Awesome, Dear Boy: This is part of the reason why Paul Verhoeven did the film. He initially rejected the opportunity to direct it when he read the script and thought it was silly and stupid. He changed his mind when his wife convinced him that there were more layers to the story than he initially thought, and because the writers pointed out the amount of Gorn there was, to which he responded "Well, I've never seen the hero get his hand blown off!"
Casting Gag: Just before meeting with Dick Jones, Boddicker, played by Kurtwood Smith, hits on one of Jones' secretaries, who makes no effort to hide her disdain for him. Said secretary is Smith's wife!
Cast the Expert: The paramedics attempting to resuscitate Murphy after he is shot up with holes were played by an actual trauma team. They were allowed to improvise their lines, and on the DVD commentary the writers mention how it turned out better than what they ever could have thought up. One reason it worked so well is that the image of a trauma team working on a dying man in such a calm, emotionless, business-like manner feels incredibly creepy. Most people expect the ER team to act like they do on TV.
Enforced Method Acting: When Boddicker spits blood onto Sgt. Reed's desk and says "Just give me my fucking phone-call!", the actors playing the cops in the scene weren't told Kurtwood Smith was going to spit out blood. Reed reflexively backs away and says "Shit!"
Playing Against Type: Prior to playing Dick Jones, Ronny Cox played nice guys. However, Dick Jones also set up a new type for him, as proven by Senator Robert Kinsey and Vilos Cohaagen. Kurtwood Smith was also known for slightly more refined and elegant characters (while still bad guys) and not the unsophisticated thug Boddicker was.
Real-Life Relative: When Clarence Boddicker visits Dick Jones's office, he flirts momentarily with Barbara, Jones's secretary. She is played by Joan Pirkle, Kurtwood Smith's real wife.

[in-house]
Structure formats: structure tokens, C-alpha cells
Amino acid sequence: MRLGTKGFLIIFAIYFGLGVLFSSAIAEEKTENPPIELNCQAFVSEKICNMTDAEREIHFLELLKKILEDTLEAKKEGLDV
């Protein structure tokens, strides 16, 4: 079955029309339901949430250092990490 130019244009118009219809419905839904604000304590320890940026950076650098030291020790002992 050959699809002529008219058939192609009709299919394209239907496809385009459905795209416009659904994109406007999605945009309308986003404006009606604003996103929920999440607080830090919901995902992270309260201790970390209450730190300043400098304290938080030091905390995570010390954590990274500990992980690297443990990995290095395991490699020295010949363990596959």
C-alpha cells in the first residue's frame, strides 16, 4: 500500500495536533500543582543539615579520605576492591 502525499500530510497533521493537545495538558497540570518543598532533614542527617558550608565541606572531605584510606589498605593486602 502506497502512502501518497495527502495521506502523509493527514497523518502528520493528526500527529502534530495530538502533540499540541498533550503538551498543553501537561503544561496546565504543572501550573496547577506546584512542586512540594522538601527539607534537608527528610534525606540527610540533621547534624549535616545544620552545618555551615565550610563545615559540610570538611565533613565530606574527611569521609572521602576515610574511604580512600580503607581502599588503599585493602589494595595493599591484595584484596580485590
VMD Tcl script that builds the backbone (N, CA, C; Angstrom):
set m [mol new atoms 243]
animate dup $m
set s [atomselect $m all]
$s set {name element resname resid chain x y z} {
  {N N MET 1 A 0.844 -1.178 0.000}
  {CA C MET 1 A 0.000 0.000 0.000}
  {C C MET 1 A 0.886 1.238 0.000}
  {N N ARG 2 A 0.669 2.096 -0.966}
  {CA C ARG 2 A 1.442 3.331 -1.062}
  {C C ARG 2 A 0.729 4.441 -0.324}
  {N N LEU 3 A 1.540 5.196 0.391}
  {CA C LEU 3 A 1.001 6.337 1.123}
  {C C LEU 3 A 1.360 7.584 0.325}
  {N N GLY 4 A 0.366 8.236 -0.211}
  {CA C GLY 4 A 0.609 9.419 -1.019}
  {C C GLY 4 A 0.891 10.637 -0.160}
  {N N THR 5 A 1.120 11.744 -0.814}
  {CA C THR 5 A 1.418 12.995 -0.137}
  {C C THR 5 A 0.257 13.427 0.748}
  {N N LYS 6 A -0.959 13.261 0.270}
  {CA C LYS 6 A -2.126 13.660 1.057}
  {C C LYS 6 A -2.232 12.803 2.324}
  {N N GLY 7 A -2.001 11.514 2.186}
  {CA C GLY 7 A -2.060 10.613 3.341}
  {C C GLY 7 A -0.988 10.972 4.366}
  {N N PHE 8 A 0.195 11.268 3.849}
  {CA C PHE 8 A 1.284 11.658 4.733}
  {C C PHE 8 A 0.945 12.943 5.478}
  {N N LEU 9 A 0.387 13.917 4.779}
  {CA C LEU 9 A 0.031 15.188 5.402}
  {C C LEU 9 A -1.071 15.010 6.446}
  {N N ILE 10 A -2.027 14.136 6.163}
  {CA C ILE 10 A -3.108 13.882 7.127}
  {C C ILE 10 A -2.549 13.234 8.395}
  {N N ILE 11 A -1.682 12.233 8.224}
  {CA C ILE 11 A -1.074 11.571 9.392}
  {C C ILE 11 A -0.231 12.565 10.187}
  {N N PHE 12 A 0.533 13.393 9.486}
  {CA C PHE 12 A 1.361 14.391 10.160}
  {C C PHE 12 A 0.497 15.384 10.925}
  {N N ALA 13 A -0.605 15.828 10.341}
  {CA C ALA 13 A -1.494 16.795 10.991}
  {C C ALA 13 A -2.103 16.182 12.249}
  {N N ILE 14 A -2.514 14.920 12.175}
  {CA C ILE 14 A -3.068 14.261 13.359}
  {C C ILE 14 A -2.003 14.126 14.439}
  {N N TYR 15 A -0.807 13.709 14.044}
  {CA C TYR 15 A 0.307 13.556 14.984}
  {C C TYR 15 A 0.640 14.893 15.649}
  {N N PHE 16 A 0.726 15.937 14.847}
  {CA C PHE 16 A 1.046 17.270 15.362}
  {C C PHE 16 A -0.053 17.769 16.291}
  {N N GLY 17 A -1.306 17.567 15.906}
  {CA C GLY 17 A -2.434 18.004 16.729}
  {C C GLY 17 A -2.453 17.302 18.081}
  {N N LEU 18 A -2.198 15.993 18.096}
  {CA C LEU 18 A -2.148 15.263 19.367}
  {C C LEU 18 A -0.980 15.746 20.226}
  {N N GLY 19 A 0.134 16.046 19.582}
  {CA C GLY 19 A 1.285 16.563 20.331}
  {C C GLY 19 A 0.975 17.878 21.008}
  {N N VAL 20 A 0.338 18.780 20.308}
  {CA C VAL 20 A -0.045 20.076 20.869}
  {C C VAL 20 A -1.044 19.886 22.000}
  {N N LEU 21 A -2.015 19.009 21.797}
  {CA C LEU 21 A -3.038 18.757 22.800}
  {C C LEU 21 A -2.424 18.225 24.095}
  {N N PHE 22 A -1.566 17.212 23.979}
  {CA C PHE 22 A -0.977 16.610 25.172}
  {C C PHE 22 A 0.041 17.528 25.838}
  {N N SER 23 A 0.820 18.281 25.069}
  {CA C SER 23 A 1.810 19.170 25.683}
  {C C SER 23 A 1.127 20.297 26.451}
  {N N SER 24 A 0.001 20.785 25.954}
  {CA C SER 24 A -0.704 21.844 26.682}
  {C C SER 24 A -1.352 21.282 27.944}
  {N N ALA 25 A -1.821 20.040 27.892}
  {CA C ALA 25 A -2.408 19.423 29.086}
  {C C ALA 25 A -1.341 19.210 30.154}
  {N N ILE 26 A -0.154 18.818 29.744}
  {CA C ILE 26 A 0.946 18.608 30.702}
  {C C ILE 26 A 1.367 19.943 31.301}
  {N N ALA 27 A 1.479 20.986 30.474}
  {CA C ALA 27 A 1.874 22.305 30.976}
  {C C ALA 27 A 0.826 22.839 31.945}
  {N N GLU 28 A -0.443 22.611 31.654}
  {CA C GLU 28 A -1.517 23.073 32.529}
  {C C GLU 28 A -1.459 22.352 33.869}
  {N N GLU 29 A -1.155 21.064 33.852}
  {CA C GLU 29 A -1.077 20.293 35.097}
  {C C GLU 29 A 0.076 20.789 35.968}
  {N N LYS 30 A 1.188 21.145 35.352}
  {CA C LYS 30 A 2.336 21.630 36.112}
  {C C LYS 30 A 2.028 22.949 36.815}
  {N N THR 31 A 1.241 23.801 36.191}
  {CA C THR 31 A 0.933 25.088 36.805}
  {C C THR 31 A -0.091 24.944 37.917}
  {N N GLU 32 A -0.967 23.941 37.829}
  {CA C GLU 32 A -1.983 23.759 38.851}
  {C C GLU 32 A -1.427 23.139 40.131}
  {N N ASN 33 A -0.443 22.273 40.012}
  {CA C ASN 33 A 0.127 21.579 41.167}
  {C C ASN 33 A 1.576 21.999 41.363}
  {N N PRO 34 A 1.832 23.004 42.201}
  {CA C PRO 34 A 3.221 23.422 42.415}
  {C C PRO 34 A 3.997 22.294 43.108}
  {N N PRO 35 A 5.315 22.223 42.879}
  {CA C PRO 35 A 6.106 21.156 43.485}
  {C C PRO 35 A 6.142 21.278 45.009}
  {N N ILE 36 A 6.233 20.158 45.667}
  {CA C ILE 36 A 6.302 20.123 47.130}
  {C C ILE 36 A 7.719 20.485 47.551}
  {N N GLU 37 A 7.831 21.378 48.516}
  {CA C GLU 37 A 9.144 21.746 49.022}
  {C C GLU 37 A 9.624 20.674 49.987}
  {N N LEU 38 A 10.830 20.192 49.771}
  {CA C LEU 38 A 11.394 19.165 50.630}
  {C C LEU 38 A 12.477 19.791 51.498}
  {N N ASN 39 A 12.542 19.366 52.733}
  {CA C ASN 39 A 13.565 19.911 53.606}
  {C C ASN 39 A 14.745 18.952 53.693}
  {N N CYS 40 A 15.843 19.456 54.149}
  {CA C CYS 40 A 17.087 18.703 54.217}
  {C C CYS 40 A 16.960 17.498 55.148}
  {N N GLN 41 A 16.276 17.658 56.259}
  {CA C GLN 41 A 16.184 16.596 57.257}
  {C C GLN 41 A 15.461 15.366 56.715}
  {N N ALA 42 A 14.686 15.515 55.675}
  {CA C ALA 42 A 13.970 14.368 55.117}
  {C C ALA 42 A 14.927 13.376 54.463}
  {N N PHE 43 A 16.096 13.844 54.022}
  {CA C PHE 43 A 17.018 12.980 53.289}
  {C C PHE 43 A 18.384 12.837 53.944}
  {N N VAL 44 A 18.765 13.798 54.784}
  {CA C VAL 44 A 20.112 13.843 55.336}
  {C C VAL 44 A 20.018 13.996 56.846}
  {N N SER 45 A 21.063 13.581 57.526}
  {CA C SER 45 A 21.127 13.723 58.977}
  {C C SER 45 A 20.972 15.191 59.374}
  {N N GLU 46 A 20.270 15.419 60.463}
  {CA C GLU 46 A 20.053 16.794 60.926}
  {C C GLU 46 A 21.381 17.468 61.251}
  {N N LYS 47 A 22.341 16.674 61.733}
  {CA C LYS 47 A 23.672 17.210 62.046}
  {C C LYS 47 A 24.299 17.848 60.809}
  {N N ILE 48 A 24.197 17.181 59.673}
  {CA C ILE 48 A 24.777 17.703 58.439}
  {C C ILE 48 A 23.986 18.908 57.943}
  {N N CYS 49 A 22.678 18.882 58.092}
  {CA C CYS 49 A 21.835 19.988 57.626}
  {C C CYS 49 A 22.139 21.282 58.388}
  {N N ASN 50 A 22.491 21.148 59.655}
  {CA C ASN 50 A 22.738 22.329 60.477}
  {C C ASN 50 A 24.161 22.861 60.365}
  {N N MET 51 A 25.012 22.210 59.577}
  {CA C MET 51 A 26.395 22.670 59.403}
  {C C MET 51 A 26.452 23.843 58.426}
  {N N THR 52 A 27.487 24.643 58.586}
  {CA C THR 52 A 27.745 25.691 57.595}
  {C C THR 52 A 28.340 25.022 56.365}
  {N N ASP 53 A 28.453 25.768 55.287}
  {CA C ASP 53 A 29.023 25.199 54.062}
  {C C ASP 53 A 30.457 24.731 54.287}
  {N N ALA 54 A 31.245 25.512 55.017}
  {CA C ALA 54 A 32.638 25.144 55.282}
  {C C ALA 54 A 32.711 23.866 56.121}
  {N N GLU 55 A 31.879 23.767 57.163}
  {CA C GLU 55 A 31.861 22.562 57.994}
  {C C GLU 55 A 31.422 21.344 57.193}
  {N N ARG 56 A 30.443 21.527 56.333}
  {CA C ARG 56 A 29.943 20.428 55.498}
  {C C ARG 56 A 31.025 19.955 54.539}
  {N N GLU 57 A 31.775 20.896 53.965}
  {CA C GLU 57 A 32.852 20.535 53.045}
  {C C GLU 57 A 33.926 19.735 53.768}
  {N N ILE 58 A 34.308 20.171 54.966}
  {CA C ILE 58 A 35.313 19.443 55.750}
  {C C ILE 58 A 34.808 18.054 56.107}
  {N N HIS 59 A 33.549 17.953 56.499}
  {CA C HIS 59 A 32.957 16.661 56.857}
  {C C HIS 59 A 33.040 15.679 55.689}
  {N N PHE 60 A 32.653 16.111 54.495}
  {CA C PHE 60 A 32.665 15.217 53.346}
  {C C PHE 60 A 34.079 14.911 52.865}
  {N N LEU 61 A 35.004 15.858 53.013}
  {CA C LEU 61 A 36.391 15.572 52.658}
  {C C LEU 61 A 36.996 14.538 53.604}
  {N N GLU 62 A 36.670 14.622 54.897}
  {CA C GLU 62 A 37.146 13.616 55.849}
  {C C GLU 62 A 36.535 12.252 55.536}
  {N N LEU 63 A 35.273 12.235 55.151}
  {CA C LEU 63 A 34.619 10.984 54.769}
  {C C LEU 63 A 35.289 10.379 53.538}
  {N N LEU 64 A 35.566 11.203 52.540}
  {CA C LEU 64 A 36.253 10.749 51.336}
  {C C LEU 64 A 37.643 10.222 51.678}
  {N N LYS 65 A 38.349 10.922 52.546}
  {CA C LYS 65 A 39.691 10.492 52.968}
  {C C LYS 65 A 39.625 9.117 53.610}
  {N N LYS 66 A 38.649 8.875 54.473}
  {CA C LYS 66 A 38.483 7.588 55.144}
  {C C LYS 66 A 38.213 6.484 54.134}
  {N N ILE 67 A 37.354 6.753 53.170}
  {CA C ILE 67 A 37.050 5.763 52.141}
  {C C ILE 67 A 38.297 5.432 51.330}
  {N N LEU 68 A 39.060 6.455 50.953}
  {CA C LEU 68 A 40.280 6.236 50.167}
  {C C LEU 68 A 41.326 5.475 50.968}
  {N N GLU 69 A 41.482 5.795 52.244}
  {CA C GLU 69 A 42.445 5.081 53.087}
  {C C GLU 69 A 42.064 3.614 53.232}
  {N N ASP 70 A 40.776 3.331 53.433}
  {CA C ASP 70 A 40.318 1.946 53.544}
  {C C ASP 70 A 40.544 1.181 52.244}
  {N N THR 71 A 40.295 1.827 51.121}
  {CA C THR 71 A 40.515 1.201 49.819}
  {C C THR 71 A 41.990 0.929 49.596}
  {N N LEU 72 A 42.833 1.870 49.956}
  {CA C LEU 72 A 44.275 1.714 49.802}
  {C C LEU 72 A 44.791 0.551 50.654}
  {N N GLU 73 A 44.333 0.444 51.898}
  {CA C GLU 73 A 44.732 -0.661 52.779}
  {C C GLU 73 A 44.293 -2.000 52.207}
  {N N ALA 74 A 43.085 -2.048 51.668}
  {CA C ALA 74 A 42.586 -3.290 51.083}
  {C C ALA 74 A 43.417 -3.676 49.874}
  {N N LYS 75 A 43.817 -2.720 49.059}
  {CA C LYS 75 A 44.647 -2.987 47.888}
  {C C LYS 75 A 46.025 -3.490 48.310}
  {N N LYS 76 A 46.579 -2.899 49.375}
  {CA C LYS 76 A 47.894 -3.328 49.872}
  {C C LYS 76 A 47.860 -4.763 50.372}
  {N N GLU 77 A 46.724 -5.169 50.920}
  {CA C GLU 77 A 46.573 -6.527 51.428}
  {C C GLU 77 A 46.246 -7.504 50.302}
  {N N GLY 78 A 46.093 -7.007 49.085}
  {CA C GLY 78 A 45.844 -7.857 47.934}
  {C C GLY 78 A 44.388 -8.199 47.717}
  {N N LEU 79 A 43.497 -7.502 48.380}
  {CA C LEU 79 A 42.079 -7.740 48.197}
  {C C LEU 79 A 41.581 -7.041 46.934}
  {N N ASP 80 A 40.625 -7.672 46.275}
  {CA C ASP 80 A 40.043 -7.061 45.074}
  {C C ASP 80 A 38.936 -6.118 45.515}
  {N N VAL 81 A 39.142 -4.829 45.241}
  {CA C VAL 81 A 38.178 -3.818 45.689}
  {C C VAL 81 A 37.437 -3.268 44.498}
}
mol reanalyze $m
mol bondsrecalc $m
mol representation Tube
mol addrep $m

RoboCop was supposed to stop the rapist holding his target as a shield with a precision headshot. When staging the scene, they saw how perfectly a bullet could fly through the woman's dress, so they went with that to make it more awesome than what would have otherwise happened.
The politician being thrown to the ground was supposed to be just out of sight. The dummy they used for the scene had its legs kick up comically when it landed and was visible to the cameras. It looked too funny to leave out.
Rutger Hauer of Blade Runner fame was Verhoeven's first choice for Robocop but was deemed too stocky for the suit once they realized just how big the suit would actually be - and how much bigger it would become when they had to start building it around an actual actor and stunt men. Arnold Schwarzenegger was also reportedly considered but was rejected for the same reason when they realized they would need a much thinner, leaner actor. Enter Peter Weller in his most iconic role.
Joe was originally supposed to have a much more gruesome death - in the original script during the climax he got knocked off a scaffold and was impaled on a poll when he fell, and would then be eaten alive by dogs. The finished film opted to simply have Robocop shoot him.
Paul Verhoeven wanted the death of Boddicker to be more gruesome as well - he originally wanted to have Robocop stab Boddicker in his chin and show the blade going up Boddicker's mouth, but the censors didn't like that. Verhoeven then wanted Boddicker to get stabbed in the eyeball but the censors didn't like that either, so he finally settled for having Robocop stab Boddicker in the throat (the director's cut features a more gruesome close up of this than the theatrical version).